The regulations 8 CFR 316.5 (c)(1)(i) state that where the absence is more than 6 months but less than 12 residence may be interrupted even if: 1)the applicant did not apply for or otherwise request non-resident classification for tax purposes; 2)Did not document an abandonment of lawful permanent resident status and is still considered a permanent resident under immigration laws.
    The regulations 8 CFR 316.5 (c)(1)(i) state that a finding that residence has not been interrupted will be supported if:
    1) If the applicant did not terminate his or her employment in the U.S;
    2) The applicant’s immediate family remained in the U.S;
    3) The applicant retained full access to his or her U.S abode; or
    4) The applicant did not obtain employment while abroad.
    The code does state that supporting documentation is not limited to these specific categories of evidence.
    In practice, while there may be circumstances where one would instinctively feel that even though an individual has spent considerable time overseas, he has not in fact abandoned or interrupted residence in the U.S. (Example: 1)family member traveling abroad to take care of a sick relative 2)a student going abroad to complete a specific program of study , eg. Bachelors, masters 3) executive taking an overseas assignment.) applications are denied because the individual has one period of stay longer than 6 months. The service does not seem interested in explanations for the absence where one of the four factors in the regulation are not present. Ie if the applicant terminated his employment in the U.S, or family traveled with him, or he did not retain full access to a abode in the U.S, OR obtained employment abroad.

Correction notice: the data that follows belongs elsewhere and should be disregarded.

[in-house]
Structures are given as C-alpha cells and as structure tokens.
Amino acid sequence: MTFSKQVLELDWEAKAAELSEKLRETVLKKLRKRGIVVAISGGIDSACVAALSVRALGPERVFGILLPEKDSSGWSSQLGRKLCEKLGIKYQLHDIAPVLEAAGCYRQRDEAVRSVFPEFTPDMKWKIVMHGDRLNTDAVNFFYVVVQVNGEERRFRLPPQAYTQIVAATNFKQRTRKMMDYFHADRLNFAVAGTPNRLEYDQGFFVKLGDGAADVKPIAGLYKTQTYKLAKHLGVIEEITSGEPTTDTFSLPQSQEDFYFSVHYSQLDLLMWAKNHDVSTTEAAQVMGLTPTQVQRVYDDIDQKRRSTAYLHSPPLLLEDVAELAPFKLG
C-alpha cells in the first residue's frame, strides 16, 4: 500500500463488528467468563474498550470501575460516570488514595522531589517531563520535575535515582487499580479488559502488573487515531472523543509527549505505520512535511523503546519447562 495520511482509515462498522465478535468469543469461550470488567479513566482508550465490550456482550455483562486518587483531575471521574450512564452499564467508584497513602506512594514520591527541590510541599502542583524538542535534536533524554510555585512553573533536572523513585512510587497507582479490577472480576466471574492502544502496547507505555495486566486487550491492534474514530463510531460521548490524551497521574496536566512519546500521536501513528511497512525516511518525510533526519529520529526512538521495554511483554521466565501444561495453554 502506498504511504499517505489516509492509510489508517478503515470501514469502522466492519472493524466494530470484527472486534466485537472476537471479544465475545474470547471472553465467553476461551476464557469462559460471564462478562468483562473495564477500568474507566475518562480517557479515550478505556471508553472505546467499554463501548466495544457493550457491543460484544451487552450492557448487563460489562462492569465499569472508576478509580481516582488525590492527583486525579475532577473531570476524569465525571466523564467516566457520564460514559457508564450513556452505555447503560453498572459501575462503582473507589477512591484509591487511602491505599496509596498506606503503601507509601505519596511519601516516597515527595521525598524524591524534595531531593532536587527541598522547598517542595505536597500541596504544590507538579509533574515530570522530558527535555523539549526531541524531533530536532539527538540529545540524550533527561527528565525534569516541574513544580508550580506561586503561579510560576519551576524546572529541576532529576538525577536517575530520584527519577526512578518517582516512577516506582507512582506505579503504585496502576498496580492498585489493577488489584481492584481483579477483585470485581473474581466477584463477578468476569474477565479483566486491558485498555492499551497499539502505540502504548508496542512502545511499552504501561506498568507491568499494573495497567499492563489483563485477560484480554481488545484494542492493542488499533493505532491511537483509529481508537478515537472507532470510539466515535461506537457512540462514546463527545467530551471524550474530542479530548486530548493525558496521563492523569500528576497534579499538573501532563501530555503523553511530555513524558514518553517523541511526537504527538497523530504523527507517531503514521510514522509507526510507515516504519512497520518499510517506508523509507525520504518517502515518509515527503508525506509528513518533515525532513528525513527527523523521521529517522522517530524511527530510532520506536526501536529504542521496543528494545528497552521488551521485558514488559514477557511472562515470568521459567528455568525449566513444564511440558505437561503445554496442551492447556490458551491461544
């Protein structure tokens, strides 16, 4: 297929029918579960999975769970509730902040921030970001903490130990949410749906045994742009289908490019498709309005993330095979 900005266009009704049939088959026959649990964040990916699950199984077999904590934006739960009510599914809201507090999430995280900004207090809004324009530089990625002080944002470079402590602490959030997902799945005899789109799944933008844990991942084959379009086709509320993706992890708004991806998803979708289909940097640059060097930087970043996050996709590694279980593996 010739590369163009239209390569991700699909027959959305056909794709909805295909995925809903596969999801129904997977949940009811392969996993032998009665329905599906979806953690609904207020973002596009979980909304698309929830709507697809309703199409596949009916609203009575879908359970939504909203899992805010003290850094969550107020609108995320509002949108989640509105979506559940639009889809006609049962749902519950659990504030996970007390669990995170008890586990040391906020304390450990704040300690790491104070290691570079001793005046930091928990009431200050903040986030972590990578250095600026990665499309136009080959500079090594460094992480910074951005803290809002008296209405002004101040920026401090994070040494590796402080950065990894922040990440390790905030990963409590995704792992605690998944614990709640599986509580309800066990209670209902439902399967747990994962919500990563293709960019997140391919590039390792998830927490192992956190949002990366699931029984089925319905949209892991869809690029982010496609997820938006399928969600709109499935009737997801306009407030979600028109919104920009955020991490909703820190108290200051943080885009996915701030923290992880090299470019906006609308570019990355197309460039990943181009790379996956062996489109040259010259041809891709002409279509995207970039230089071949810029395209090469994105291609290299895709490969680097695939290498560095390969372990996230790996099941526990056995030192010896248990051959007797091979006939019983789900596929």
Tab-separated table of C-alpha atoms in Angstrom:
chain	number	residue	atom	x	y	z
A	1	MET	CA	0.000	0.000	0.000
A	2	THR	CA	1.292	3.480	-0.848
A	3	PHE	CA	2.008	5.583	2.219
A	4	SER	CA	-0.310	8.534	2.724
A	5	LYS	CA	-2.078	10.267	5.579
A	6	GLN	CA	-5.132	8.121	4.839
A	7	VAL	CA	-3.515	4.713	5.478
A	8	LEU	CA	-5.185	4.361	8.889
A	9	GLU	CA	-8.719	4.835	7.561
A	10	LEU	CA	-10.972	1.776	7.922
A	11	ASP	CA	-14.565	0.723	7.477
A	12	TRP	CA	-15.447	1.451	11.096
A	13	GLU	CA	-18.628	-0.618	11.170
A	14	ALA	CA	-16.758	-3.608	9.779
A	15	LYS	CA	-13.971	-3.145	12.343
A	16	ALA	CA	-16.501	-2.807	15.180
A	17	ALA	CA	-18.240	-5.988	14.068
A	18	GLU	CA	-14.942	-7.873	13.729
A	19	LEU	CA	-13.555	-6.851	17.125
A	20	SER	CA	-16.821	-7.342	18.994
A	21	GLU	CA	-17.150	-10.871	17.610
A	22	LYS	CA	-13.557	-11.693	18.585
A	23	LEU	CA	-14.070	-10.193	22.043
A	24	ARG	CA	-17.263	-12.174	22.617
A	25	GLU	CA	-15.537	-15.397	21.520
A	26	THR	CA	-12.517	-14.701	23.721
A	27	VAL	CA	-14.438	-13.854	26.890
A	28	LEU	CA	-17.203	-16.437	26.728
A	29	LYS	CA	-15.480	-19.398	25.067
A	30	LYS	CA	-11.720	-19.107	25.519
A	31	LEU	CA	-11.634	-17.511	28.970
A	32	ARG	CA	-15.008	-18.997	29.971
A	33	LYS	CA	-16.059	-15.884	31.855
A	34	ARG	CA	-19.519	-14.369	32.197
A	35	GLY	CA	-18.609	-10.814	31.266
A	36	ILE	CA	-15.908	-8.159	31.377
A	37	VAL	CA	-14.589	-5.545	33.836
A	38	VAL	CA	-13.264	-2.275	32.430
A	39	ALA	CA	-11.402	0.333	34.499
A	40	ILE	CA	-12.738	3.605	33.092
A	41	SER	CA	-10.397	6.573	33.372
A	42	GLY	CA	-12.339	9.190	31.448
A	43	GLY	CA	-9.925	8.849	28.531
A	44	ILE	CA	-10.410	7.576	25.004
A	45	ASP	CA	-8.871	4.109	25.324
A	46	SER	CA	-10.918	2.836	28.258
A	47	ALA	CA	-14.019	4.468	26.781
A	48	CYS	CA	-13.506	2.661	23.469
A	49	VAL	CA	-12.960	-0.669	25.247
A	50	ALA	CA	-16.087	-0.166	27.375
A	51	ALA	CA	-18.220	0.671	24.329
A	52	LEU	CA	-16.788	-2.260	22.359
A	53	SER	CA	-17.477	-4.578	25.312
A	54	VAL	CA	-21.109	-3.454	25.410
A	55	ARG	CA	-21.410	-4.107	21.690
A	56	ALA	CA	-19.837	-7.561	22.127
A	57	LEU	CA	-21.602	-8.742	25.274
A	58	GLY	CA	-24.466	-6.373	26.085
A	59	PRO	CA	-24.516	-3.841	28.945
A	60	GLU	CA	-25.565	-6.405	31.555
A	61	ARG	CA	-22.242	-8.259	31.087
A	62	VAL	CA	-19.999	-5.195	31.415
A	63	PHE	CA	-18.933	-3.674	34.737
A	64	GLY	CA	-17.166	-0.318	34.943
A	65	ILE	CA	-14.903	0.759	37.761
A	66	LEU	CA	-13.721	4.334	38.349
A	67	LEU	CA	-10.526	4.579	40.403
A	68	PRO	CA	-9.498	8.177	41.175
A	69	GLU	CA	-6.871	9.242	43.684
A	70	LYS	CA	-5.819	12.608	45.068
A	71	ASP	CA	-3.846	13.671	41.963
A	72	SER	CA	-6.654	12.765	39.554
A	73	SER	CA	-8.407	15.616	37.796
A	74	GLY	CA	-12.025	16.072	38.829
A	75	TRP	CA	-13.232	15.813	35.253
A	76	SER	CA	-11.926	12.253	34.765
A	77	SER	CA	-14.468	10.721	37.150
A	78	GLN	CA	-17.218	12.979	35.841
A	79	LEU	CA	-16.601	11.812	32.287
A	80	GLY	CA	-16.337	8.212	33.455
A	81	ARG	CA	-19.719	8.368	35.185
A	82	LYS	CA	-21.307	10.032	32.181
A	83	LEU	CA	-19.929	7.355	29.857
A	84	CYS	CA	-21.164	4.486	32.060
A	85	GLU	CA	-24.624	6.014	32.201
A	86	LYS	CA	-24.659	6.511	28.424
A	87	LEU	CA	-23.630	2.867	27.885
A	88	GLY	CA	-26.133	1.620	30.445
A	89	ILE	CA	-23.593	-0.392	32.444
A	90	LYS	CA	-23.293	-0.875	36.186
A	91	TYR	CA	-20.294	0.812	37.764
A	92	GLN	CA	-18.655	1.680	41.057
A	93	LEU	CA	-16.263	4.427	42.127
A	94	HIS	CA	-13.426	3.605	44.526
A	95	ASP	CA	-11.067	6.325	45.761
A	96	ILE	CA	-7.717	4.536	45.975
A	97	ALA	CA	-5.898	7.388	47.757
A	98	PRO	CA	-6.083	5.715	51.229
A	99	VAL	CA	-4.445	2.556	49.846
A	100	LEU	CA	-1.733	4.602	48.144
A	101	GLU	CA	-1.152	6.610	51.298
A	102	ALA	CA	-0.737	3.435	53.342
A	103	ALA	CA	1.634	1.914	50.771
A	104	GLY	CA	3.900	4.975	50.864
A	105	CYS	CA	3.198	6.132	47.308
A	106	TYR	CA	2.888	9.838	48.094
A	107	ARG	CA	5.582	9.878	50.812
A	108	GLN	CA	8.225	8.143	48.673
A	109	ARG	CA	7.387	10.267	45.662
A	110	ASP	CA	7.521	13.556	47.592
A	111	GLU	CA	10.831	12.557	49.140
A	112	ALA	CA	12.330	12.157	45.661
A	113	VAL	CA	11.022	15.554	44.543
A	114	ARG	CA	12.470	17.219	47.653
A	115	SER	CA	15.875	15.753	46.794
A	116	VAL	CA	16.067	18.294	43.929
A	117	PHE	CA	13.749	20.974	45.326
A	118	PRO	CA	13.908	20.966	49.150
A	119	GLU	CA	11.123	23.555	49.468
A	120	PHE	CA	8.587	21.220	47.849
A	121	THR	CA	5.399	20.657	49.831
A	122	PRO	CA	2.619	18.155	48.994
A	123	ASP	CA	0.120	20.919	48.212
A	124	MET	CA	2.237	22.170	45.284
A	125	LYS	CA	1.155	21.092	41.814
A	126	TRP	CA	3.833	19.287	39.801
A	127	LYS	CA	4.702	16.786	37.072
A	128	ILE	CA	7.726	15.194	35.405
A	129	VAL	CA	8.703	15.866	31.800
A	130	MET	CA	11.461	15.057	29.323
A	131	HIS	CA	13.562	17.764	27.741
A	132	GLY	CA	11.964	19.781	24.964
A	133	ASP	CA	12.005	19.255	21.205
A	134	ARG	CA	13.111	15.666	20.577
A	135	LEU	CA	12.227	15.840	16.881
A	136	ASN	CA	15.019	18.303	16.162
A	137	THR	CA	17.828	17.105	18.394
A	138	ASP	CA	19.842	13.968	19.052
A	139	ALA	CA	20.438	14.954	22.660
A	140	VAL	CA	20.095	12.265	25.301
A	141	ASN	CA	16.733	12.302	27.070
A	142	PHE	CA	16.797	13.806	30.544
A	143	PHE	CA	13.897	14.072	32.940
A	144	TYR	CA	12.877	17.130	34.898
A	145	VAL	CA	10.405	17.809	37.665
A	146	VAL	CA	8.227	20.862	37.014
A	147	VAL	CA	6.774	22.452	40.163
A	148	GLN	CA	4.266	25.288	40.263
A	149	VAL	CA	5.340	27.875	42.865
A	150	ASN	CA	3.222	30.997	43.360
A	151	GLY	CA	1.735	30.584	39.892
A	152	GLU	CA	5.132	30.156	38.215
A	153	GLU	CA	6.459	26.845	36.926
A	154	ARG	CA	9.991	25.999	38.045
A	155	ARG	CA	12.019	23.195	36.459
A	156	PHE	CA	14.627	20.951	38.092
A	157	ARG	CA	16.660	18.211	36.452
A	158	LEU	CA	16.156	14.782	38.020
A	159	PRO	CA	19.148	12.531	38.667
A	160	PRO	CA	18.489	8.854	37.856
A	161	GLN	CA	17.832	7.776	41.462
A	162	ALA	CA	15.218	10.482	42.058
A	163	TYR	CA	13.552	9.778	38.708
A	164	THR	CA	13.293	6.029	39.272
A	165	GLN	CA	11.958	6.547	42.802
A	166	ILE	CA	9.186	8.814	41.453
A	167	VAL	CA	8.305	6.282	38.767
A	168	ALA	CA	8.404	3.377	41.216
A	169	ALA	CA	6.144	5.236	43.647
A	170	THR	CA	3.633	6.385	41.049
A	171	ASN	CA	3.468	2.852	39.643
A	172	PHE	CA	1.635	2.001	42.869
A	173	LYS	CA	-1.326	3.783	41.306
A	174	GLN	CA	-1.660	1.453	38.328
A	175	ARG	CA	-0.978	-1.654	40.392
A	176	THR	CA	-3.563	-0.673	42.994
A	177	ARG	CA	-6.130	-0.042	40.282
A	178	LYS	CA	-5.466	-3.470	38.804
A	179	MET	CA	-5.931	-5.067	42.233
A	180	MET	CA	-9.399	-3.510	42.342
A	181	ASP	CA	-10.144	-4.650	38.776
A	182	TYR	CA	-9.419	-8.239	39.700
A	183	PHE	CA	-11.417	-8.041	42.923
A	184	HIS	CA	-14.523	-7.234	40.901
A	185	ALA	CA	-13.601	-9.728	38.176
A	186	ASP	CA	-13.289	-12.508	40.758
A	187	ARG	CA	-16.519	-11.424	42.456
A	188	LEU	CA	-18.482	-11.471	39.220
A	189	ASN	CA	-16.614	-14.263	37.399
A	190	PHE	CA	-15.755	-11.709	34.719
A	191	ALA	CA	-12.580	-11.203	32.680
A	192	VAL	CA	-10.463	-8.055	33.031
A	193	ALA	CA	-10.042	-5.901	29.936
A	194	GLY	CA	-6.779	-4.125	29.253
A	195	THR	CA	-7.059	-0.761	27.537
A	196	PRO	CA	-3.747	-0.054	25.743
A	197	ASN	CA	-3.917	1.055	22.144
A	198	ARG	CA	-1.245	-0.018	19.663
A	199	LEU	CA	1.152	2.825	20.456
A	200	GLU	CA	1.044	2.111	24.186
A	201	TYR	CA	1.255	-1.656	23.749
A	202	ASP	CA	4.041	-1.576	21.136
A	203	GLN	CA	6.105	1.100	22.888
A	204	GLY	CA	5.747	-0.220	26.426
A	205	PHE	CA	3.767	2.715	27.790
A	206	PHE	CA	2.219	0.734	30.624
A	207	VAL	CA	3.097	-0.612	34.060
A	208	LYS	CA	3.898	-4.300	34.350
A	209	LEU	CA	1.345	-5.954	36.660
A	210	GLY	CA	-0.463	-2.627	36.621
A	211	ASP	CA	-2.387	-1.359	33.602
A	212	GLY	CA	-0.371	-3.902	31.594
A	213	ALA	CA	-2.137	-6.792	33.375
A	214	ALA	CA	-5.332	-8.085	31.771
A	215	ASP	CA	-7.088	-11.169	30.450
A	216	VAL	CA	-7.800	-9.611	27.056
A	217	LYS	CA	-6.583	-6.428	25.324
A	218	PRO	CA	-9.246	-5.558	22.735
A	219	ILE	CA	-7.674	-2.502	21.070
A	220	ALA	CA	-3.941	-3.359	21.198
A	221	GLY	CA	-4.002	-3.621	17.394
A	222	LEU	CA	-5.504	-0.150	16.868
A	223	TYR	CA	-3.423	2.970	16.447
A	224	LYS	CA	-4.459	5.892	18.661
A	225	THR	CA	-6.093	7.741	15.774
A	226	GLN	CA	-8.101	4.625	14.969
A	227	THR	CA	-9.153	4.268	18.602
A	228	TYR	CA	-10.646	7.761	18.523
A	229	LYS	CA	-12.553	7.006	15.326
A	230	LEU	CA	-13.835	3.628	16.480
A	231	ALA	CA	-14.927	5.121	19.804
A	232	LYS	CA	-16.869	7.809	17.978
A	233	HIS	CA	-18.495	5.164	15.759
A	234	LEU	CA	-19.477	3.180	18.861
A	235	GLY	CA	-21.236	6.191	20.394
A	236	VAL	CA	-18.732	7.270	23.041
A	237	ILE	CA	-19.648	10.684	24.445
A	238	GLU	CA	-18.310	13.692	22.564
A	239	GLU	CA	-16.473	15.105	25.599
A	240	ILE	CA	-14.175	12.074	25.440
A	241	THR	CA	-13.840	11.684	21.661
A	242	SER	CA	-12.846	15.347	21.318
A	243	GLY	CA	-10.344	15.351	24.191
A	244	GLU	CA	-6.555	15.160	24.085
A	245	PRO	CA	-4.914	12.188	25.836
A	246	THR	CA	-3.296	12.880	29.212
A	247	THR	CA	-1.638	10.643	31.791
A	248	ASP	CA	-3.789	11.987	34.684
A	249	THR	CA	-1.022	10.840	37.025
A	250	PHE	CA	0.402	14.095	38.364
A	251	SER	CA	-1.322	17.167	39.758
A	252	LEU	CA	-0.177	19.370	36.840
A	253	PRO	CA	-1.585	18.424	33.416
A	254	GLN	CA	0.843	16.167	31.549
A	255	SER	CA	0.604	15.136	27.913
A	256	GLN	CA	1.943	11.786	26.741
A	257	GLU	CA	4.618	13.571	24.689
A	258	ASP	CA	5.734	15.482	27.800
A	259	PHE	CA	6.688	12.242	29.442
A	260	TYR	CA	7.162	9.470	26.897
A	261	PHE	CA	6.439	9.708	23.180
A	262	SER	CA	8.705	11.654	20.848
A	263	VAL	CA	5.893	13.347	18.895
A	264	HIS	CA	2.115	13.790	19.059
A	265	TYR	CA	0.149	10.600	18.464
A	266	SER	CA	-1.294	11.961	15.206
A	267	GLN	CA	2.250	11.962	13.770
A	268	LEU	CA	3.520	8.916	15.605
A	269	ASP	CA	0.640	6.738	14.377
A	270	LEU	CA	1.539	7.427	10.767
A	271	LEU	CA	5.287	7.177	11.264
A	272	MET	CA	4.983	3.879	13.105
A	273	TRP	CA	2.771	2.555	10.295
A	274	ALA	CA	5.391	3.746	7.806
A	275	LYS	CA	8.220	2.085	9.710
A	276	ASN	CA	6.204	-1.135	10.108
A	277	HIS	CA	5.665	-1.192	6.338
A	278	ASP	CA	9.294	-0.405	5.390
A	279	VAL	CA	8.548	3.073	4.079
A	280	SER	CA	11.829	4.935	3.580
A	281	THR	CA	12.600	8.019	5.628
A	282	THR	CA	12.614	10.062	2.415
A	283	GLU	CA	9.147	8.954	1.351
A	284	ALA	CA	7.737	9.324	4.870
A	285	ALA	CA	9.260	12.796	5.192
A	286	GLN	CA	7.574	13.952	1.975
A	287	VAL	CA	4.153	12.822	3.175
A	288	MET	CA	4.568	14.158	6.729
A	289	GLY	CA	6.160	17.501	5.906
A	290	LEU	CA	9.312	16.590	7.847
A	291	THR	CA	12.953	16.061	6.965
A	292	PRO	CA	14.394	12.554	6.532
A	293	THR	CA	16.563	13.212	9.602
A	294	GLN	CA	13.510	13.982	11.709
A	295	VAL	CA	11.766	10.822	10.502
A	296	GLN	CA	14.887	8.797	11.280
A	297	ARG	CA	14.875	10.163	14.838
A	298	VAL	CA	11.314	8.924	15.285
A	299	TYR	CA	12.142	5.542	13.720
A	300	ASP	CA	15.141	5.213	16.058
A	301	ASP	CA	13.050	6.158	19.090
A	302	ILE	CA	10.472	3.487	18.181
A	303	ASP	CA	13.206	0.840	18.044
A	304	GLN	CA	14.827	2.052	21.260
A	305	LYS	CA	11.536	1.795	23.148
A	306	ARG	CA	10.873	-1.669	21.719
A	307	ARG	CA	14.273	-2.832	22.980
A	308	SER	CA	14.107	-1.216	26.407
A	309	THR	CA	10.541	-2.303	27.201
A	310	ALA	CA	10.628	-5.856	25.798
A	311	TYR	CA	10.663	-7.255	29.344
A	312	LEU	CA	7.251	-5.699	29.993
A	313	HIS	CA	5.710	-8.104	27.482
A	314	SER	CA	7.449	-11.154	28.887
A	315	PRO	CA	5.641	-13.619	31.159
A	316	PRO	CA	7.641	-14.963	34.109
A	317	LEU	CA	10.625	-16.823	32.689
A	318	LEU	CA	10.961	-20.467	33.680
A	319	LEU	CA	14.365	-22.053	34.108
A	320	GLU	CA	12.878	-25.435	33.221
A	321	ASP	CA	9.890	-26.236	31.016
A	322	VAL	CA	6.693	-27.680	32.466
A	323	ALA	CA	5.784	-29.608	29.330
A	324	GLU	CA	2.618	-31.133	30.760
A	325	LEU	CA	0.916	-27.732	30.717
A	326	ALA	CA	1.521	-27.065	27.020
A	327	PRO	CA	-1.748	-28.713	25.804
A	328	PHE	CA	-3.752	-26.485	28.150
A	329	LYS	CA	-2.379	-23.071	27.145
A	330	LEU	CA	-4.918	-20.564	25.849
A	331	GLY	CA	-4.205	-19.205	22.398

Where the trip abroad has been for duration larger than a year, a reentry permit is required to be admitted again. The re-entry permit needs to be applied for prior to departure from the U.S. While a reentry permit supports a finding that residence has not been abandoned it is not conclusive. You can be found to have abandoned residence even if you are in possession of a re-entry permit.

  2. I agree with my colleague. However, for issues specific toy your case, do consult an experienced immigration attorney.

    Law Offices of J Thomas Smith J.D., Ph.D 11500 Northwest Freeway, Suite 280 Houston, TX 77092 713-LAWYER-2